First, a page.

Chocolate Lovers Abound — Never Has Development Tasted So Delicious

A brief story of Peru’s transition from coca to cacao

The women of Mishky Cacao. Once under threat from coca traders in the area, this female-owned business now sells its internationally recognized chocolate around the world. / Noelia Gutierrez, USAID

Tantalizing, rich chocolate aromas waft through the room. My mouth waters as our guide explains how chocolate is made, just a few kilometers away from where it is grown.

Never has international development smelled or tasted so delicious.

A chocolate-lover from an early age, I was ecstatic to join 30 internationally recognized chocolate makers for a trip along the Ruta de Cacao (cacao trail) in July 2016. This five-day tour through the Peruvian jungle region of San Martin shuttles international chocolatiers through farms and post-harvest facilities, toasting plants and tasting rooms, and serves to introduce potential buyers to the budding cacao industry in Peru.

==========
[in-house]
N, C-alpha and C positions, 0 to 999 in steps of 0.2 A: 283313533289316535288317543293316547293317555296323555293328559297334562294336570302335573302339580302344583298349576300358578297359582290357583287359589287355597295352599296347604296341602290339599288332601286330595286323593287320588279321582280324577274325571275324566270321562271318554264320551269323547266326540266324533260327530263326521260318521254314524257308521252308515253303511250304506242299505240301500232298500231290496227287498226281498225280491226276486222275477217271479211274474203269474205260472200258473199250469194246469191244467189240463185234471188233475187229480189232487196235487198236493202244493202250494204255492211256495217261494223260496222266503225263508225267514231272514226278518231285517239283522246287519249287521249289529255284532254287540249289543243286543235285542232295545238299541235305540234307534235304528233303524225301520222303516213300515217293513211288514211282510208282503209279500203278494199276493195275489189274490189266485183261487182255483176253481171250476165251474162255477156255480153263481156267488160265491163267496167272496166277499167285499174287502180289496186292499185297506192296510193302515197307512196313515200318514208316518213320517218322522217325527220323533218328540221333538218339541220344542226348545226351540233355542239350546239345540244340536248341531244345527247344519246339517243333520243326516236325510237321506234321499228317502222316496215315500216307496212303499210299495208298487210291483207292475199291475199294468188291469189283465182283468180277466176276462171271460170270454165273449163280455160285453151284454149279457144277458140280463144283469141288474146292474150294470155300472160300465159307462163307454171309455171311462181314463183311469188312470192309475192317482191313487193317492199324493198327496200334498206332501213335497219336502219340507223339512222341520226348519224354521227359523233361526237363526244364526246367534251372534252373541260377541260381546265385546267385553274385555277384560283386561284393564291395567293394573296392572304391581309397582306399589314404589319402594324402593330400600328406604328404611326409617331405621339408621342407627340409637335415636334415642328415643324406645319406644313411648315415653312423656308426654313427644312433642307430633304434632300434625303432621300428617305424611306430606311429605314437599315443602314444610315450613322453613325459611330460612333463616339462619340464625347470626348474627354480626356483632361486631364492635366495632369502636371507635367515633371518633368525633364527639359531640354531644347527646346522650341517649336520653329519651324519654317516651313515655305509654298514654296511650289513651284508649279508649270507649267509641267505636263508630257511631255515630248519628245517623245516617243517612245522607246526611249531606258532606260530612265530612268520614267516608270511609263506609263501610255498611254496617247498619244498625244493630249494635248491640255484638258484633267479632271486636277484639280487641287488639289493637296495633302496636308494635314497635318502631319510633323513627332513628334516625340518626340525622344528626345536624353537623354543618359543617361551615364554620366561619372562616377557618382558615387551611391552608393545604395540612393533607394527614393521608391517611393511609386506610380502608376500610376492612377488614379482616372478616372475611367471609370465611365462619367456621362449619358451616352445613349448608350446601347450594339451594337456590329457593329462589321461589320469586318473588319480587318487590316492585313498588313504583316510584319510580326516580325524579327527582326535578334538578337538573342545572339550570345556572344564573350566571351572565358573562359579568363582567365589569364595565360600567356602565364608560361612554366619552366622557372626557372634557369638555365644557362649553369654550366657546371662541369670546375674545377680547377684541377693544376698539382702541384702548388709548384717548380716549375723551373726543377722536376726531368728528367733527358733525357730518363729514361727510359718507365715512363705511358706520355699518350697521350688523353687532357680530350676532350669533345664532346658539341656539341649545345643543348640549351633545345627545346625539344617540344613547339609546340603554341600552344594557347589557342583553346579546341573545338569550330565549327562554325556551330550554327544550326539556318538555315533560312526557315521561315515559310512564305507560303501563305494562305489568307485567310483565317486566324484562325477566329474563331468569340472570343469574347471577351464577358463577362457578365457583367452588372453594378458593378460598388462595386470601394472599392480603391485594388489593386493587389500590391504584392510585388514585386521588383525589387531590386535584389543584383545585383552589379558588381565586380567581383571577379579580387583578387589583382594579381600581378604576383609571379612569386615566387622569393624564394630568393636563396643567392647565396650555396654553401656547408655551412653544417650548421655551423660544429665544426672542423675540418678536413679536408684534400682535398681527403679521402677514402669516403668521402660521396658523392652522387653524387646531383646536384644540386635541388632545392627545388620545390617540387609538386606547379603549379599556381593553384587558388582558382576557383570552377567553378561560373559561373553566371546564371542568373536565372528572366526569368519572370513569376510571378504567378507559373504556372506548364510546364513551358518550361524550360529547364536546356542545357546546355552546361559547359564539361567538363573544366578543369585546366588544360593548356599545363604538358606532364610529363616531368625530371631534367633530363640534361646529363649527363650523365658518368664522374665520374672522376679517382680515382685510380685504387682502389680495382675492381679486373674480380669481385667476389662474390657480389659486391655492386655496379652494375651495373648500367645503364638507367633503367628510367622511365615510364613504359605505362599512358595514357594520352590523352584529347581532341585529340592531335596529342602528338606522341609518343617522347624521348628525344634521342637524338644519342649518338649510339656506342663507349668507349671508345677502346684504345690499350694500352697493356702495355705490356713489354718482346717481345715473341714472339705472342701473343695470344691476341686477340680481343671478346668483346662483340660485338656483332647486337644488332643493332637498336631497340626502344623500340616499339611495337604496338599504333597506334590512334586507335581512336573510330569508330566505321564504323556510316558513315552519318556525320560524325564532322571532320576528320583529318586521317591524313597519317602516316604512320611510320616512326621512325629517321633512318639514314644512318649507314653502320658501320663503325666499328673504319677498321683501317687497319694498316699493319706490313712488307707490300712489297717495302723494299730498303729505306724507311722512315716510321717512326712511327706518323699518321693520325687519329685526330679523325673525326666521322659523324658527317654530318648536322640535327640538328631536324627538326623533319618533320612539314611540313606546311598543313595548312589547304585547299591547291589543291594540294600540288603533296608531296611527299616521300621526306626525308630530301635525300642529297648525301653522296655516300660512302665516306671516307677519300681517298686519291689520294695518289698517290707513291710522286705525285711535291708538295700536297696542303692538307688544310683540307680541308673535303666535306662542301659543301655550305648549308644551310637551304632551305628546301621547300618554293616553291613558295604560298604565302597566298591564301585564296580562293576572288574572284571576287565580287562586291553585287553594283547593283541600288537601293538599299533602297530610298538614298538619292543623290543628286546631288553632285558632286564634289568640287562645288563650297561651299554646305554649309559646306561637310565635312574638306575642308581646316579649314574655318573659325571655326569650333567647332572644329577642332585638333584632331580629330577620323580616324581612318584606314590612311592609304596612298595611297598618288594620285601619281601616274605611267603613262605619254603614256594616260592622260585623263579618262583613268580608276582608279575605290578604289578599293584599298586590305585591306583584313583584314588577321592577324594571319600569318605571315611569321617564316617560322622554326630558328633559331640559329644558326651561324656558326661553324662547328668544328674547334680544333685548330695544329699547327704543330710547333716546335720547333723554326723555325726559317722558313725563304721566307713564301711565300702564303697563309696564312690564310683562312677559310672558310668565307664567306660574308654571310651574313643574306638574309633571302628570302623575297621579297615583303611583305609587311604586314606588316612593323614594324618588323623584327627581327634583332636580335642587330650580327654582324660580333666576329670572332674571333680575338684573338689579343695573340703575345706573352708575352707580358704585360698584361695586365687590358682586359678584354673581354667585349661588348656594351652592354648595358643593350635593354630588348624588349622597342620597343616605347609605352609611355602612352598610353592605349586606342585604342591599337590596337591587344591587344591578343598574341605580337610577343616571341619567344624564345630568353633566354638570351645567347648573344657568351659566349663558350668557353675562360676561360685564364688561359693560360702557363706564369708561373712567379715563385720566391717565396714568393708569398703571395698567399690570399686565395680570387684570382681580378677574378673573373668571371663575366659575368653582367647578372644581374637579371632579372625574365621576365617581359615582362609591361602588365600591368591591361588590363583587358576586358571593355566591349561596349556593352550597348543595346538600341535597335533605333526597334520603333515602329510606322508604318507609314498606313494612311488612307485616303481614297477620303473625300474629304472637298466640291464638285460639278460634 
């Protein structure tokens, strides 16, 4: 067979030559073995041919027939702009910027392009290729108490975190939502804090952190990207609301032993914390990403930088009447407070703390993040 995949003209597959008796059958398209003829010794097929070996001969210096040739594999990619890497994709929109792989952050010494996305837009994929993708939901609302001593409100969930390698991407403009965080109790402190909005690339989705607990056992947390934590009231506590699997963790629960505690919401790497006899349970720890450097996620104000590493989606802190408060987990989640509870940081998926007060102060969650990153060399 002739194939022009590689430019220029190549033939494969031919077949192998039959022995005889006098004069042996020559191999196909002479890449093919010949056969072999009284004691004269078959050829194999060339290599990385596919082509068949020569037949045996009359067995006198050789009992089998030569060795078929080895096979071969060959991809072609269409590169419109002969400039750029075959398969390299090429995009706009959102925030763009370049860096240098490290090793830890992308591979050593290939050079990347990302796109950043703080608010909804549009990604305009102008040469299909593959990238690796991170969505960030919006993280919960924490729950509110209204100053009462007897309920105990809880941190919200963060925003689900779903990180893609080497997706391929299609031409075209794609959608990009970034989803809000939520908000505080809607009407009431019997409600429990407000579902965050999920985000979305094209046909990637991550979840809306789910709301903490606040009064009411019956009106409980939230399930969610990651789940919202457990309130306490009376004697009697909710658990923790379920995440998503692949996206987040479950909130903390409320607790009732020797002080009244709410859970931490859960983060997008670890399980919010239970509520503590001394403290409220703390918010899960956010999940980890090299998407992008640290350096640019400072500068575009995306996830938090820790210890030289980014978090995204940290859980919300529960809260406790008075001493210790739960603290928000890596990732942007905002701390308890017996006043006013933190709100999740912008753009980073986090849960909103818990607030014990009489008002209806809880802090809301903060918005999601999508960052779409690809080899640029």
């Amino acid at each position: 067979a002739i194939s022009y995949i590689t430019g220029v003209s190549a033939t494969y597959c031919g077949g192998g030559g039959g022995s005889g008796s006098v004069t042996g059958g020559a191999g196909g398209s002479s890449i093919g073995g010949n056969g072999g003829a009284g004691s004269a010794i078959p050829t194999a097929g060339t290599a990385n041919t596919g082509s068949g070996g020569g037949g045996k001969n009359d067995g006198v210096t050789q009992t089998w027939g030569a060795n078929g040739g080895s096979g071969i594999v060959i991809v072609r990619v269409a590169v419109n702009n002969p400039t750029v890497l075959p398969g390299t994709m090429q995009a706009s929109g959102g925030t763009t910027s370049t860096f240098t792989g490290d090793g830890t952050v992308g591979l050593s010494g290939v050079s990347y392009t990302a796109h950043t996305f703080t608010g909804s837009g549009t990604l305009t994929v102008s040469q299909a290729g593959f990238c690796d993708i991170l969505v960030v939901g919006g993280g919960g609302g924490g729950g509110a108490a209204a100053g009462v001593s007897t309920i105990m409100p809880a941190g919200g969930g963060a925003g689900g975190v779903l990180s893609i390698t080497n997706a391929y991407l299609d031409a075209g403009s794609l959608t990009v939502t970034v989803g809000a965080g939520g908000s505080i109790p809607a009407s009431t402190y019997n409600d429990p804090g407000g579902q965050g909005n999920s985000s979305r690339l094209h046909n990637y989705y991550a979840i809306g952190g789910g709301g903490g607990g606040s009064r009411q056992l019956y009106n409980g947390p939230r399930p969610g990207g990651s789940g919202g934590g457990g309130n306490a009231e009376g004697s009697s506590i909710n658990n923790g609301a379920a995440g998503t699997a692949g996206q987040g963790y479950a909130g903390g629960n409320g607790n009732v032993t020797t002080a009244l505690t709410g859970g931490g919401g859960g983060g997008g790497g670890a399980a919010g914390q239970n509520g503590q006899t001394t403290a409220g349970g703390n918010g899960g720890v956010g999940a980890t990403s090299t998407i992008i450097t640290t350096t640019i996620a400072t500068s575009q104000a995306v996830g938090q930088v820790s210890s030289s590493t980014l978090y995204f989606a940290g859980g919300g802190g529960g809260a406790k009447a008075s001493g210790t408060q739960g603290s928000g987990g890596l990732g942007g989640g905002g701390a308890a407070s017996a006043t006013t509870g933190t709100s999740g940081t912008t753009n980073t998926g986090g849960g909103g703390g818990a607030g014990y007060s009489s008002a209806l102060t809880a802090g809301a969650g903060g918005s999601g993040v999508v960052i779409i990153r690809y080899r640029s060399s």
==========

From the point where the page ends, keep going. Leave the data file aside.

Cacao is thriving in Peru today, in large part due to support from USAID.

You may ask, “But what does chocolate have to do with sustainable international development, or the Sustainable Development Goals?” Or, for the chocolate aficionados out there, you’re probably thinking “Chocolate is the cure-all for poverty and providing decent work and economic growth, right?” (I have thought about this same question, as I write this blog with a Peruvian chocolate bar in one hand and think about this week’s United Nations General Assembly).

International chocolatiers learn about Peru’s fine and aromatic cacao during a USAID co-sponsored “cacao tour” to connect producers with international buyers. / Laura Jagla, USAID

Well, the link between chocolate and sustainable development goals begins in a darker past. A little over a decade ago, San Martin was overrun by the coca industry, fueling insecurity, lawlessness and violence, making Peru the second largest producer of cocaine in the world. Coca traders reigned as the de facto authorities in the region, controlling all economic activity and imposing “taxes” on anyone they chose. As one woman from the Mishky Cacao cooperative in San Martín noted, “coca traders would threaten our families, but we had no other option [to make a living, besides coca].”